Monday, September 10, 2012

His Parents

I refuse to use the term 'in-laws' when talking about RS' parents.

In a practical sense, we're not married. The law has no current place in our relationship. There is no legal binding between RS and I, let alone between us and anyone else. The law hasn't yet created a 'family' around us, so on a pure semantic level, the 'in-law' title just doesn't fit.

They say you can't choose your family - I humbly disagree. Blood does not give you the right to be involved in my life. Family or not, you have to earn your place at my dinner table. For me, family isn't about Christmas dinner and in-the-mail birthday cards; it's about the interwoven lives that reach out and continue to weave themselves into one another. The law can not create that, and I refuse to pretend that family can mean so little.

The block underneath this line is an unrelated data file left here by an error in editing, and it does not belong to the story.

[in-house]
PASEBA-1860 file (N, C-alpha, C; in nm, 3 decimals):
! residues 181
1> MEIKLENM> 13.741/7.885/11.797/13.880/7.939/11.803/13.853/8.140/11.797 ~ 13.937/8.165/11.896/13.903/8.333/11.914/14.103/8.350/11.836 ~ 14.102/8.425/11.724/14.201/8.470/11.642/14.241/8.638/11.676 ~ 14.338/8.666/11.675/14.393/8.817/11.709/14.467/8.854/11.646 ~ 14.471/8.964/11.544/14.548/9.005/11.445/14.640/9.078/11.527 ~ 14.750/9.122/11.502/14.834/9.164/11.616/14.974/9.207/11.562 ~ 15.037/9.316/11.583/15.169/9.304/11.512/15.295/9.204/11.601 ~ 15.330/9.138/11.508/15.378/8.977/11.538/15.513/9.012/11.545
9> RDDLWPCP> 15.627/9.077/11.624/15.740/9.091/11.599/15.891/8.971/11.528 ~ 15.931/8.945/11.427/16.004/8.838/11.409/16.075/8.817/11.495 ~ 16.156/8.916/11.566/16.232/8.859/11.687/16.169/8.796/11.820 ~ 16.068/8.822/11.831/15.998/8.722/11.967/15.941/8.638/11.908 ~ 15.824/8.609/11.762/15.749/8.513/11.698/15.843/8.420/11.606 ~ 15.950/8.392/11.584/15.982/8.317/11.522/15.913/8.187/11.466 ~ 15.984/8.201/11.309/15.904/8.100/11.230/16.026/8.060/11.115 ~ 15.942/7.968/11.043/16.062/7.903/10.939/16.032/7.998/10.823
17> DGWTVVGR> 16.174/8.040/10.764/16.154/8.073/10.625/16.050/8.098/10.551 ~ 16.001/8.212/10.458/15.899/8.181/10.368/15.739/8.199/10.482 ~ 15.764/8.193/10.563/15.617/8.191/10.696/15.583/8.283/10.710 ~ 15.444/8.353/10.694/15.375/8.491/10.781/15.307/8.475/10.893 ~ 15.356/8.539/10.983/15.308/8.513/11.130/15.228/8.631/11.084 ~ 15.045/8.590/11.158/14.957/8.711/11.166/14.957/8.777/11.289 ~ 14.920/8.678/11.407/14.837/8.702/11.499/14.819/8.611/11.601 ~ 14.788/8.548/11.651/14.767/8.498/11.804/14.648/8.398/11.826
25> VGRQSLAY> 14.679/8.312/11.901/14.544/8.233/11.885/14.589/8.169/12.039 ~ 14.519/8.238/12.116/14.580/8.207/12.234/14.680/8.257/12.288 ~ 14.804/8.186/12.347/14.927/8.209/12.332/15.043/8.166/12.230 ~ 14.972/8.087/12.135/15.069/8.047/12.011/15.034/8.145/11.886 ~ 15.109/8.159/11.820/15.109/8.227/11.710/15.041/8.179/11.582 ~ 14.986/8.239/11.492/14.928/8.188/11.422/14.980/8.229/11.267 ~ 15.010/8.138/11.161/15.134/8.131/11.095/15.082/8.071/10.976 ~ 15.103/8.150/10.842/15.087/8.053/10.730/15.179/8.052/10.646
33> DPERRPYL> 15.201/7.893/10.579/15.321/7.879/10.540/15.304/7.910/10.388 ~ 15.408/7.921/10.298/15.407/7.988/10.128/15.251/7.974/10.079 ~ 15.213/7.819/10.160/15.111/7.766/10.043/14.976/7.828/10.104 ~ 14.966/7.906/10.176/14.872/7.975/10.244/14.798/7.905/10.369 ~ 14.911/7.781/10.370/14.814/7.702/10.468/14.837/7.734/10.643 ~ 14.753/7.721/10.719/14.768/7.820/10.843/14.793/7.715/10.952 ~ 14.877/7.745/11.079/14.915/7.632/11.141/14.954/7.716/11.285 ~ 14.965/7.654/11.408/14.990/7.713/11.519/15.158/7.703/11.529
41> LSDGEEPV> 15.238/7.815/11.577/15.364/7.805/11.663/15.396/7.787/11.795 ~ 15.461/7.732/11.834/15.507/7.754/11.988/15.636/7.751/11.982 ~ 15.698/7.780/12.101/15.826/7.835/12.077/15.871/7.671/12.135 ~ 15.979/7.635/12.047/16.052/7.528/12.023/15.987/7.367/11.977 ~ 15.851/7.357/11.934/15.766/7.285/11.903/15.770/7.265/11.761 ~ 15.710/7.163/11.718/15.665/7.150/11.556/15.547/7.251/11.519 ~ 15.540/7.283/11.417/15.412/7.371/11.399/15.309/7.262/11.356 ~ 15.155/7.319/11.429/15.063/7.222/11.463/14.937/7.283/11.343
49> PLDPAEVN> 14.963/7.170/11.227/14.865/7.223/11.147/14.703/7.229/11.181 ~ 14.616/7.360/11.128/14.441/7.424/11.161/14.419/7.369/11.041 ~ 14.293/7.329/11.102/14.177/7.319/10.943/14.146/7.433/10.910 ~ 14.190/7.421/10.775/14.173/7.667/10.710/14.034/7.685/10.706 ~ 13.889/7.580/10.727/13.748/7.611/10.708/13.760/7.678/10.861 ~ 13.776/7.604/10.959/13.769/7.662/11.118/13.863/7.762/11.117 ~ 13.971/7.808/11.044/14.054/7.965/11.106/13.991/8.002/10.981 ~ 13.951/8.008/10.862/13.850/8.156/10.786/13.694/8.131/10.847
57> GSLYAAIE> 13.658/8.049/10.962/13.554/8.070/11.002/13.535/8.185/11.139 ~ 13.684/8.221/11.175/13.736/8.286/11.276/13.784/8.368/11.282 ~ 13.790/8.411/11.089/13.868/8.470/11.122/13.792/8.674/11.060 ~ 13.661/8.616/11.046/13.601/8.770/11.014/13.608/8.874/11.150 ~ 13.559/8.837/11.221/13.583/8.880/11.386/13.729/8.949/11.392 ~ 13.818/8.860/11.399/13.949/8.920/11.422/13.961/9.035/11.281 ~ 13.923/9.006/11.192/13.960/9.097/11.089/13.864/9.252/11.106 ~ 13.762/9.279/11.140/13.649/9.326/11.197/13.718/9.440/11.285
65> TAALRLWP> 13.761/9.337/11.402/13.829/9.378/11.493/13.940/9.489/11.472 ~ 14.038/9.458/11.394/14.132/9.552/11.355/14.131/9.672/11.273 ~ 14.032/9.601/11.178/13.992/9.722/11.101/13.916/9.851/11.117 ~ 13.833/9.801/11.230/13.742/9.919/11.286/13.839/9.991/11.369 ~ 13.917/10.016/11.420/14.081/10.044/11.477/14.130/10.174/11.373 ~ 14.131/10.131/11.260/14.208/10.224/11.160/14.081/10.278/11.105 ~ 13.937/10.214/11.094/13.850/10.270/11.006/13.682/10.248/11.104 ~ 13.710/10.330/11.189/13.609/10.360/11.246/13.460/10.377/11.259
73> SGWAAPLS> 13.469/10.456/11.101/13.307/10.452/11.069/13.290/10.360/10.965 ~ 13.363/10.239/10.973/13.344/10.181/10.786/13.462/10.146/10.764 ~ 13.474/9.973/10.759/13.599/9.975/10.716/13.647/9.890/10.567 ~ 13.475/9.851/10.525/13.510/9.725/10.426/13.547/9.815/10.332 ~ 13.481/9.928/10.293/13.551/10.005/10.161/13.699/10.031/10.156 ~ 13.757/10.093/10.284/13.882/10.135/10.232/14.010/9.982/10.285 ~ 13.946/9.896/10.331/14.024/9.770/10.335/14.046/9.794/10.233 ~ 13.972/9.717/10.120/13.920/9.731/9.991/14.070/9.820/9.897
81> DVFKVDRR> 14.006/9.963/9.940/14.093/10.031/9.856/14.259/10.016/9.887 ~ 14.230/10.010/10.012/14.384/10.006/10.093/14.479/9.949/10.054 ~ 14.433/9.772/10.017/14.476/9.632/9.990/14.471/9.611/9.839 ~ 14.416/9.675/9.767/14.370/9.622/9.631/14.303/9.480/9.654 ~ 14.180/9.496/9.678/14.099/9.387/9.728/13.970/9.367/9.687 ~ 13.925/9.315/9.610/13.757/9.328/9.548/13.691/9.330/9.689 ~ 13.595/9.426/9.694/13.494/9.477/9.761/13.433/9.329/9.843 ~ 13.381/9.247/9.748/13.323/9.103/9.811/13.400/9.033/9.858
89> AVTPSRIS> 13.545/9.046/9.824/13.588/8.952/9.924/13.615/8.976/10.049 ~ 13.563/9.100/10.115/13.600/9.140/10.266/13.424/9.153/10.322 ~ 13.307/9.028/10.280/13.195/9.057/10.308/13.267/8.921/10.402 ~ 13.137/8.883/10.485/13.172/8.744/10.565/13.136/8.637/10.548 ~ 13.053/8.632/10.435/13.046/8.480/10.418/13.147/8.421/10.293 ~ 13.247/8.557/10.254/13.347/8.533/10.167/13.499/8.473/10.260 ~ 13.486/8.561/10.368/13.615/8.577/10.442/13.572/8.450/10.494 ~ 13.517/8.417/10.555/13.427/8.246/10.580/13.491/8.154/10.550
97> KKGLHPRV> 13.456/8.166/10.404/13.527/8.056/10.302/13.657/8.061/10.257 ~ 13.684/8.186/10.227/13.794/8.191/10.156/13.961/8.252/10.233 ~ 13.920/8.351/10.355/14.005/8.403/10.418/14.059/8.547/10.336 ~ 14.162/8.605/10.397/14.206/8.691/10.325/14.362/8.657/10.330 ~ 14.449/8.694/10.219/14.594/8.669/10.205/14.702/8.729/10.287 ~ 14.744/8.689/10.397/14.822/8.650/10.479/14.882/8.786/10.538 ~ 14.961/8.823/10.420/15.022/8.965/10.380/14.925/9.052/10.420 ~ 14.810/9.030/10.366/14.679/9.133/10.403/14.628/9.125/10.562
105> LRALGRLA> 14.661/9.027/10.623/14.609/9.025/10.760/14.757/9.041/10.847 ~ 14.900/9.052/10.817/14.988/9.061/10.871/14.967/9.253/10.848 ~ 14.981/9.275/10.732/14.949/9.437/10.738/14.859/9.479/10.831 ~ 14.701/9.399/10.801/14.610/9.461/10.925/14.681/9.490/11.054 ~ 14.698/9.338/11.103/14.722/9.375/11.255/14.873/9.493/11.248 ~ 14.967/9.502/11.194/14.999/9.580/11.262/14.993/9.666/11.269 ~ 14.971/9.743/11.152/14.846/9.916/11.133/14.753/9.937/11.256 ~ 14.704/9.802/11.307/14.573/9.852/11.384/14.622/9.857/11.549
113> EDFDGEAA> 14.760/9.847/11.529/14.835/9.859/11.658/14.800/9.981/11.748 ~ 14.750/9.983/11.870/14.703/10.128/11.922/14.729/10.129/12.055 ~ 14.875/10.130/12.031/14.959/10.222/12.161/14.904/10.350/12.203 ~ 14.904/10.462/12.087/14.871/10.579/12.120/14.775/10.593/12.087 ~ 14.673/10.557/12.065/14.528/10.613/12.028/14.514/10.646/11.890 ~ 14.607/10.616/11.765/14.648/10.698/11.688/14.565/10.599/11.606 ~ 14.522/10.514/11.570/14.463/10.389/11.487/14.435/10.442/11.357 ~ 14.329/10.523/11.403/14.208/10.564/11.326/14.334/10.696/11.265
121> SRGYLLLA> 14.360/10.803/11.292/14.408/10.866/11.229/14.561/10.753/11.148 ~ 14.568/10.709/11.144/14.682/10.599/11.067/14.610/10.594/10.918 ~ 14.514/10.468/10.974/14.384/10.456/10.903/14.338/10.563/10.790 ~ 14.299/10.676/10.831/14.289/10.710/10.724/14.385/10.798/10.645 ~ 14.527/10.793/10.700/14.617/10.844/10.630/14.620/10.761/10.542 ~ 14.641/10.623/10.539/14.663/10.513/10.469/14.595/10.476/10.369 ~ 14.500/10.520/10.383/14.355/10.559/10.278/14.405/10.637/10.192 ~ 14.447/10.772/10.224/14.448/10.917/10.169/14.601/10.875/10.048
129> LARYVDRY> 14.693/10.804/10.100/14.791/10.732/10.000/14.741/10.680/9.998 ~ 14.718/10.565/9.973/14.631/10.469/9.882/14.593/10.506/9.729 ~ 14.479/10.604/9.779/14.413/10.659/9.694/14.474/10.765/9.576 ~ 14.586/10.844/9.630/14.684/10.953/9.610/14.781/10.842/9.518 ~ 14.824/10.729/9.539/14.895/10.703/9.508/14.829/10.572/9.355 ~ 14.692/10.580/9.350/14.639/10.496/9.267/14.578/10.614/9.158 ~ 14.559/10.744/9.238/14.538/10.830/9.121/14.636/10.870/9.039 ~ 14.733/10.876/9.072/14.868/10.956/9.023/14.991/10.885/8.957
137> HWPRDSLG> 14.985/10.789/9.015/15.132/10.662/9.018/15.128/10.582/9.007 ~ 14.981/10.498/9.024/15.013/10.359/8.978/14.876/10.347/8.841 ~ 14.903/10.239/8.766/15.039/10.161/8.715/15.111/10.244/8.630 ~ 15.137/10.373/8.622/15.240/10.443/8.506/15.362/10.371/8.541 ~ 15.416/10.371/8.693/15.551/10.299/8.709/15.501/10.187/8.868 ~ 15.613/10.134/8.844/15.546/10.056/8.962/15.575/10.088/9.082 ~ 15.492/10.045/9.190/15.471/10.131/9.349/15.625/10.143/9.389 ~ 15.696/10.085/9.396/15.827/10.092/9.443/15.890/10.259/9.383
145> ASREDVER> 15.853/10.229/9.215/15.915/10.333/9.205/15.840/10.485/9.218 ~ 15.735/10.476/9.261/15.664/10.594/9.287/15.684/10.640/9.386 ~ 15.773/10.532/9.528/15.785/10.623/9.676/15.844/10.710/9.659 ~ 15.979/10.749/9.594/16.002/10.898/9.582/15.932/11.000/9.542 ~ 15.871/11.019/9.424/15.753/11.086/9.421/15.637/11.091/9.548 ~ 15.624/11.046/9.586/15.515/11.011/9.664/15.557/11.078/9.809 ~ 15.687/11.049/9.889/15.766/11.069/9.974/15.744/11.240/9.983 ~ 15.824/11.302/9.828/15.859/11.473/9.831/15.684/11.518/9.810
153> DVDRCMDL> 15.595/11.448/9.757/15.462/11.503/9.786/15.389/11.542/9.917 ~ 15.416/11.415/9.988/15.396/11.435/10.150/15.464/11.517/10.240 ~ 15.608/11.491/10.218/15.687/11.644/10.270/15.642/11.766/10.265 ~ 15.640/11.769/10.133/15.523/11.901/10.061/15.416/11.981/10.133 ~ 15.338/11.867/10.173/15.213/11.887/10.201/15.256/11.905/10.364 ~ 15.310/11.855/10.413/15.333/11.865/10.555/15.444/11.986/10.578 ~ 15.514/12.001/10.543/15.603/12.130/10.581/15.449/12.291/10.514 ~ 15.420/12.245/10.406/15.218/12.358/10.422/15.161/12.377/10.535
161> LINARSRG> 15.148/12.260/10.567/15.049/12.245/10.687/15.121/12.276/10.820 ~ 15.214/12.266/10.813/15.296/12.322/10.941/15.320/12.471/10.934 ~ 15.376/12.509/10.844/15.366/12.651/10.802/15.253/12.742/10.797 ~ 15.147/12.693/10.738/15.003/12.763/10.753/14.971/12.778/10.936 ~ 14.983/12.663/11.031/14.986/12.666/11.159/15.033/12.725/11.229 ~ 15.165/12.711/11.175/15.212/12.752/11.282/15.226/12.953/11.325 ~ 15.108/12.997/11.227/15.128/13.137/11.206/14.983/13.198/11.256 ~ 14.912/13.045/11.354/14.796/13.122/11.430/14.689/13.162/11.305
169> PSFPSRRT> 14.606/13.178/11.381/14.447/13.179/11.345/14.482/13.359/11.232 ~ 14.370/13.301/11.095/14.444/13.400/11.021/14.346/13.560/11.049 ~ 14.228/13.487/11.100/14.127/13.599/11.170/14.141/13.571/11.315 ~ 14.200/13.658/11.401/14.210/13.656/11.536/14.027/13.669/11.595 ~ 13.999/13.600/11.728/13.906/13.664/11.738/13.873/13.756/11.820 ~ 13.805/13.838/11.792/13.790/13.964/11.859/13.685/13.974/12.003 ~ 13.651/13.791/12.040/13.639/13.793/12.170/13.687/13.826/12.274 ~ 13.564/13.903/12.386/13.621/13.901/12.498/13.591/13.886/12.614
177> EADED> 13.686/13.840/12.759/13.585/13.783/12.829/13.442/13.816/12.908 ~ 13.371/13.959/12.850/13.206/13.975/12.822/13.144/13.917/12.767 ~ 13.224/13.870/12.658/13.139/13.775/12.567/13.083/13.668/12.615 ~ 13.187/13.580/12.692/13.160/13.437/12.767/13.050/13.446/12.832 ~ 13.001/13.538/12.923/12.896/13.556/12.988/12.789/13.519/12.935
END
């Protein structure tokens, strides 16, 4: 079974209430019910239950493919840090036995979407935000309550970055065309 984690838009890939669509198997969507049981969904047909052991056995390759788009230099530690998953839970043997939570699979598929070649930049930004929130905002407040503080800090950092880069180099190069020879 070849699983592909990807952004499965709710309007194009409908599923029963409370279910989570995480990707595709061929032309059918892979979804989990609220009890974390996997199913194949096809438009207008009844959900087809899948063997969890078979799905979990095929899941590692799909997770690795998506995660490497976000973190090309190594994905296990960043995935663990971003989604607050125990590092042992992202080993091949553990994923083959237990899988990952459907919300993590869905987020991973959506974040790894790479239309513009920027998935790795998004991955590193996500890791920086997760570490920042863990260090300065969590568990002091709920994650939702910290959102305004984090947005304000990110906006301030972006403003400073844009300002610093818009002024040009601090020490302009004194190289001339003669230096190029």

My Mother raised me, guided me, and cultivated the person I am today. As my parent, she has been the single most important person in the formation of me. I refuse to accept the idea that marriage magically bestows the title of 'parent' on anyone, regardless of qualification or ability. My Mother is a wonderful, strong, intelligent woman who I admire and respect more than anyone else; using the term 'mother-in-law' would require that I drastically alter my conceptions of 'Mother', for no mother-in-law could ever stand on equal footing with my Mother. I would never wish to dilute the meaning of Mother in such a way.

For these reasons - and perhaps a million more - I refuse to use the term 'in-laws' when talking about RS' parents. I don't yet have a term for them. I don't yet know if they even deserve their own title, their own classification in the grand scheme of my life. For now they are just 'his parents'. Nothing more.


1 comment:

  1. I totally agree with you - I think calling anyone "mom" requires a deep feeling, not just because the "title" is awarded upon signing a paper. Call them however you do, but don't compromise who you are.